I think this will help make our government more inclusive and much more progressive. Unfortunately traditional politicians will be in opposition to Online Direct Democracy, as some will see Online Direct Democracy taking away from their authority. The business sector will hate it as it will put more power back with the people. The vocal minority will hate it because it will counter act the undue influence they currently have, and lobbyists will hate it because it may well put many of them out of work.

And if Online Direct Democracy does get Senators and or House of Representatives elected, and for any reason people are not happy with what is delivered, they simply vote against Online Direct Democracy at the following election.


Online Direct Democracy

Online Direct Democracy is a genuine attempt to give people easy access to accurate information and balanced argument on the important issues facing our nation, to make politics more progressive, to make politics more engaging and ensure that the majority view is clearly heard beyond election day.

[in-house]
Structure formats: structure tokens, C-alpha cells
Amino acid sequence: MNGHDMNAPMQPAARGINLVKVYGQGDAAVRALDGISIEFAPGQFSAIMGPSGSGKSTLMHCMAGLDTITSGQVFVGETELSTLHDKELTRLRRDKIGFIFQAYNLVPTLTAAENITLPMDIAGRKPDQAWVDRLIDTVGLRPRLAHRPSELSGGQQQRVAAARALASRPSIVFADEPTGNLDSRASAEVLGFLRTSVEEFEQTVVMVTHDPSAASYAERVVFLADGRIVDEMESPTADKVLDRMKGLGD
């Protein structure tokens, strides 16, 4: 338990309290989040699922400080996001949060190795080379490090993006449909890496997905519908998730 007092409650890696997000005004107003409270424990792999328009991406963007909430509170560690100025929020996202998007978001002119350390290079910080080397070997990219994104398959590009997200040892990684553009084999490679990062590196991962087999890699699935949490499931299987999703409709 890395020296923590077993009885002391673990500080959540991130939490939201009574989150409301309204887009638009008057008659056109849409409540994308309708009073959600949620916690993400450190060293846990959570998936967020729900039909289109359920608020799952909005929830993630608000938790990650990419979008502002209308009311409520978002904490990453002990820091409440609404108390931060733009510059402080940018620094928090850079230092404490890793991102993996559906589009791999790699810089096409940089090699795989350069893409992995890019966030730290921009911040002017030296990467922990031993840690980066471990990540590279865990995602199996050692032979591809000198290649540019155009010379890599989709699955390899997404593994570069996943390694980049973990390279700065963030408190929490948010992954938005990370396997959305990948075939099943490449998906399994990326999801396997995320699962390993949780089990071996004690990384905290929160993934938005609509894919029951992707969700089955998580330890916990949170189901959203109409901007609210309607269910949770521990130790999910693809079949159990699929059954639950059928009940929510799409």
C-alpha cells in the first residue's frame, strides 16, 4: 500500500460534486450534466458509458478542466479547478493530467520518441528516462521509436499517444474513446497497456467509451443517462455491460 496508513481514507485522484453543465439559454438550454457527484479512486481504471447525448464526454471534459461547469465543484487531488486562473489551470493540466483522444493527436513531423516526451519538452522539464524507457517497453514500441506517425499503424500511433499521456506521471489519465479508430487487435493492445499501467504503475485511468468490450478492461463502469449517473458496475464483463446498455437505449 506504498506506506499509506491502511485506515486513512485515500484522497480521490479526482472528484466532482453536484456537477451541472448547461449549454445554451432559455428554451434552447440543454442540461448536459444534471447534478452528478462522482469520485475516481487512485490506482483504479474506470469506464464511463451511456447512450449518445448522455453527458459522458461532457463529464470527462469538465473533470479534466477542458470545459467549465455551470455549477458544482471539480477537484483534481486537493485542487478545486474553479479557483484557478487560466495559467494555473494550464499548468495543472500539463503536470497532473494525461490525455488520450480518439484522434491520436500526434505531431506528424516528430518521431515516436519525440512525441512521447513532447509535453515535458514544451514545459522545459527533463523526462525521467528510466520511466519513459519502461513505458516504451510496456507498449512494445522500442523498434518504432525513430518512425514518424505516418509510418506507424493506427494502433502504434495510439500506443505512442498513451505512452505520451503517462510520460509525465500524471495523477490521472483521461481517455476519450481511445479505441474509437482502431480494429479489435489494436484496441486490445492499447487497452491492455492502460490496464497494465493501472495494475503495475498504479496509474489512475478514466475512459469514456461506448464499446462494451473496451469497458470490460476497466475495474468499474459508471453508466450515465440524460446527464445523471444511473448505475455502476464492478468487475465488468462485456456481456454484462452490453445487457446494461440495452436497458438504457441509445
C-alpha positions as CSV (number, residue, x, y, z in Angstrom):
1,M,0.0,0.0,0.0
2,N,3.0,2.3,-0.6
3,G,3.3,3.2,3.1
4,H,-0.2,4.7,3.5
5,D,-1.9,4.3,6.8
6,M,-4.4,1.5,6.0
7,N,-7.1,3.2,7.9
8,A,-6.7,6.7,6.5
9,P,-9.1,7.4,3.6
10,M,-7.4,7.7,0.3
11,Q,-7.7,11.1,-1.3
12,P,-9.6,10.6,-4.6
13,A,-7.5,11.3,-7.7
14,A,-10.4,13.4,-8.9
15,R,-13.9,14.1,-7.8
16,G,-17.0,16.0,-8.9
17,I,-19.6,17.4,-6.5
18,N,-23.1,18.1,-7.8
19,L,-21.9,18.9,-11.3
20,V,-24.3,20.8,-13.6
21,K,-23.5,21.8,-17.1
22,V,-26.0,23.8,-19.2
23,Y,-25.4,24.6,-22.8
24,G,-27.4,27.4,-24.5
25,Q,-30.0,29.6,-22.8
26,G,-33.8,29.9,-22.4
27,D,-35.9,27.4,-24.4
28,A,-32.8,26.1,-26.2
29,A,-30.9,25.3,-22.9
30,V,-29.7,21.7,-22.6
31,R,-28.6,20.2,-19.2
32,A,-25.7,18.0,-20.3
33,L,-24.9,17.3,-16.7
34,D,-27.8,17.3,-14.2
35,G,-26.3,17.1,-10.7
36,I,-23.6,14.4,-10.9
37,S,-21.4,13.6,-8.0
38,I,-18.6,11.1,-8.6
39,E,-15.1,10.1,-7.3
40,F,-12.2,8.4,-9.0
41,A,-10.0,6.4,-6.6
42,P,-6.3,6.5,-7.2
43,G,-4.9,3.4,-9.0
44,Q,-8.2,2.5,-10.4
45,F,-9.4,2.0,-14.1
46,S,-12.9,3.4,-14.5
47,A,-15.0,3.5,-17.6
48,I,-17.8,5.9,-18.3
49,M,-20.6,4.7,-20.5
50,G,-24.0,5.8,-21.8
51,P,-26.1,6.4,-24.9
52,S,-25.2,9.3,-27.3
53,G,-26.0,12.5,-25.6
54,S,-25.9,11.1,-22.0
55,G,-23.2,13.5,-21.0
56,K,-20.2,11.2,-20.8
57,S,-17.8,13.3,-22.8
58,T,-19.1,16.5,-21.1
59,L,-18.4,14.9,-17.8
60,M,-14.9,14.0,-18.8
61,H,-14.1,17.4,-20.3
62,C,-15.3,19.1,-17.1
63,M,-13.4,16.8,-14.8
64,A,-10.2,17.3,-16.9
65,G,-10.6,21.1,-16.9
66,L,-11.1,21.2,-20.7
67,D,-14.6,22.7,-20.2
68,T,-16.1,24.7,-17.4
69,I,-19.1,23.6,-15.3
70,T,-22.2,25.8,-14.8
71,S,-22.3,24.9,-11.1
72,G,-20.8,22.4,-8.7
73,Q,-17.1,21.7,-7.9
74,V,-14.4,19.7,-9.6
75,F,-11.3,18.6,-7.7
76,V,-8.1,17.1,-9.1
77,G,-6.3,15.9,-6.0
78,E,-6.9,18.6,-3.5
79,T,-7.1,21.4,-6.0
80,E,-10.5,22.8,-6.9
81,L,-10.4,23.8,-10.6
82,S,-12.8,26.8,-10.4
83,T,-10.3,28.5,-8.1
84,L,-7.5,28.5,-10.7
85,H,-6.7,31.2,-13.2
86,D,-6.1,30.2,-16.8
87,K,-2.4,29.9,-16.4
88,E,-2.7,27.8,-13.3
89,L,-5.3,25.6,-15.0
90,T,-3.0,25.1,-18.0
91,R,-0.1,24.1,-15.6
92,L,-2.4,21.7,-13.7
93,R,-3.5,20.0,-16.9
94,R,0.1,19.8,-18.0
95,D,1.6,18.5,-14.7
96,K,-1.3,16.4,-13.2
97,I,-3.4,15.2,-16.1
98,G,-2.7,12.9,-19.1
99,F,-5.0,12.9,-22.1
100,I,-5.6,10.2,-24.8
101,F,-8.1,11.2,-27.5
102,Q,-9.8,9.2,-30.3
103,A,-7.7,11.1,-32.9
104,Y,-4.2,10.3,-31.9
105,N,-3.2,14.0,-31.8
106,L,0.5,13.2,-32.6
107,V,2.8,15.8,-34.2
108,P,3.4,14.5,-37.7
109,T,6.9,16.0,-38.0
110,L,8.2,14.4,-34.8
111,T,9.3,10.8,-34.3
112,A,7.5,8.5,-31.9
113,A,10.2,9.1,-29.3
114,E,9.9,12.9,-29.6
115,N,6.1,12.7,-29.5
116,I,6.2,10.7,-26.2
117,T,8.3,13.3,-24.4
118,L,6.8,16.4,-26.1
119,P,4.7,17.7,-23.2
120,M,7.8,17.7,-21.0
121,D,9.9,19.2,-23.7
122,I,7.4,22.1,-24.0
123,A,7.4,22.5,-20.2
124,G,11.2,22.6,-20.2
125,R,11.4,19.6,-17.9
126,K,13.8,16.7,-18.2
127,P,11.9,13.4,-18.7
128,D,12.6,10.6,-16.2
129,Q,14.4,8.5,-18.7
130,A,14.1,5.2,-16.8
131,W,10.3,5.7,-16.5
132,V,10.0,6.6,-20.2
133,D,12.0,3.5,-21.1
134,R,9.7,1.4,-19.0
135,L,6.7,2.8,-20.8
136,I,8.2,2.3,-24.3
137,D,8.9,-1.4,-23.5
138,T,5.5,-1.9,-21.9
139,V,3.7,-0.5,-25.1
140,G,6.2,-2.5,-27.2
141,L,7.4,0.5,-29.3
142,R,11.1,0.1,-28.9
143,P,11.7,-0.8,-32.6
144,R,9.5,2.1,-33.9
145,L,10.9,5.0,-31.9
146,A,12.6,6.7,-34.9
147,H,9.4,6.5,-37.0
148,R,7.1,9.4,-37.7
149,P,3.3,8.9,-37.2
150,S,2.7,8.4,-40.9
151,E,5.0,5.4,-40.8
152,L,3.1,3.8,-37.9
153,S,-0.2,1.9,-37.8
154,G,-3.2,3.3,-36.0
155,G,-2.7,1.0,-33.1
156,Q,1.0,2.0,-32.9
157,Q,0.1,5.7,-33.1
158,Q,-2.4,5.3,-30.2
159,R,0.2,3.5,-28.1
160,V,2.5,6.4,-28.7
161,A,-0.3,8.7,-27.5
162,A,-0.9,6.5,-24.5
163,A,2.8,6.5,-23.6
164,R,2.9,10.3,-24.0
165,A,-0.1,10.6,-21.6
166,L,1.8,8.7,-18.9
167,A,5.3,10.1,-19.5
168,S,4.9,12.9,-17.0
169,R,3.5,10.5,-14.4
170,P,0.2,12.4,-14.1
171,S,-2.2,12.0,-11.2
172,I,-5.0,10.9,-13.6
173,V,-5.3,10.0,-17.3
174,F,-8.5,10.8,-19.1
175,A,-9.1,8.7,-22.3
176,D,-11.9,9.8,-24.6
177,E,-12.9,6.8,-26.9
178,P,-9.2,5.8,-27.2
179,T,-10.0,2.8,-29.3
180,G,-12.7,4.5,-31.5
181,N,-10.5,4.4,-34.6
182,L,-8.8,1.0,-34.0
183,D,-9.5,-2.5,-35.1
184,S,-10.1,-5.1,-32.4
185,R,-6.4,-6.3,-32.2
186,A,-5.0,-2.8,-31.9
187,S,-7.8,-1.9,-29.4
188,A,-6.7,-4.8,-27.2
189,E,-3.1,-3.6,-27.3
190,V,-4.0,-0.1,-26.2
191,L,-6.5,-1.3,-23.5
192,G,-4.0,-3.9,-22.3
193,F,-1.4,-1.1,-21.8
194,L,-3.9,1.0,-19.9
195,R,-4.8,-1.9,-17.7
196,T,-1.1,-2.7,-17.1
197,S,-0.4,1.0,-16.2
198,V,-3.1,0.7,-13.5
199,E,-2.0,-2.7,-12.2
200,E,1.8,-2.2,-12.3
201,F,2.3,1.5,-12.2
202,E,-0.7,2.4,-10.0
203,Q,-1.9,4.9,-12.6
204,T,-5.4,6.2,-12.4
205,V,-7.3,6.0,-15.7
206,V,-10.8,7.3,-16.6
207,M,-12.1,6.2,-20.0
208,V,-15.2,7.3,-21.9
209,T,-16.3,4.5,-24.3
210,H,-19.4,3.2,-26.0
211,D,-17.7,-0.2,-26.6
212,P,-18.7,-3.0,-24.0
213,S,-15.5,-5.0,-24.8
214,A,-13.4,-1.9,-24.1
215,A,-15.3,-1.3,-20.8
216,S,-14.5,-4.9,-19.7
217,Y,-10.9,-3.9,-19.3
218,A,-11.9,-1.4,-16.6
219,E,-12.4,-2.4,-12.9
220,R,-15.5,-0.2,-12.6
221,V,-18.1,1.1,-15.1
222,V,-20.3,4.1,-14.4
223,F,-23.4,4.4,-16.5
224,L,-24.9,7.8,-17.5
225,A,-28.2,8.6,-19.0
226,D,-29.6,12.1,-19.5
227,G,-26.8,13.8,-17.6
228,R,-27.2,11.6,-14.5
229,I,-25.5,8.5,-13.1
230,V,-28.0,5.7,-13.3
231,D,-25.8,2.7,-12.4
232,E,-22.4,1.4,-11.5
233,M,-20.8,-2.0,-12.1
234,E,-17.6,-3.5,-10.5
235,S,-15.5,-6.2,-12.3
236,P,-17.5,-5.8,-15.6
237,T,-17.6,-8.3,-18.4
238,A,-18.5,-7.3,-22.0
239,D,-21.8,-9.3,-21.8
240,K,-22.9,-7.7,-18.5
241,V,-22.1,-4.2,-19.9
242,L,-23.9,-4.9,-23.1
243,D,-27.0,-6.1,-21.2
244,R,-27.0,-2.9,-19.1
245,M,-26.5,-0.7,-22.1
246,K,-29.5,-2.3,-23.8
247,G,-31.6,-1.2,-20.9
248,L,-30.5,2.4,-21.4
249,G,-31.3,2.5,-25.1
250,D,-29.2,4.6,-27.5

Online Direct Democracy is a not-for-profit Organisation. I am volunteering my time and energy.

We live in a great country. We have a democratic society with free speech. A flavour of 100 different cultures. A population who in the main (but not all) are logical, considerate and compassionate. A vast majority of who have access to the internet. I believe it is with these factors an Online Direct Democracy type concept would be of valuable input to any government.

If you like the concept please join us. The only way to give the Online Direct Democracy concept substance is for people to get involved, to lend a hand and help. Help, even in the smallest of ways, such as sending an email to friends and asking them to simply visit the Online Direct Democracy website or to 'like' our Facebook fan page would be greatly appreciated.


Thanks for taking the time to look into Online Direct Democracy,

Berge Der Sarkissian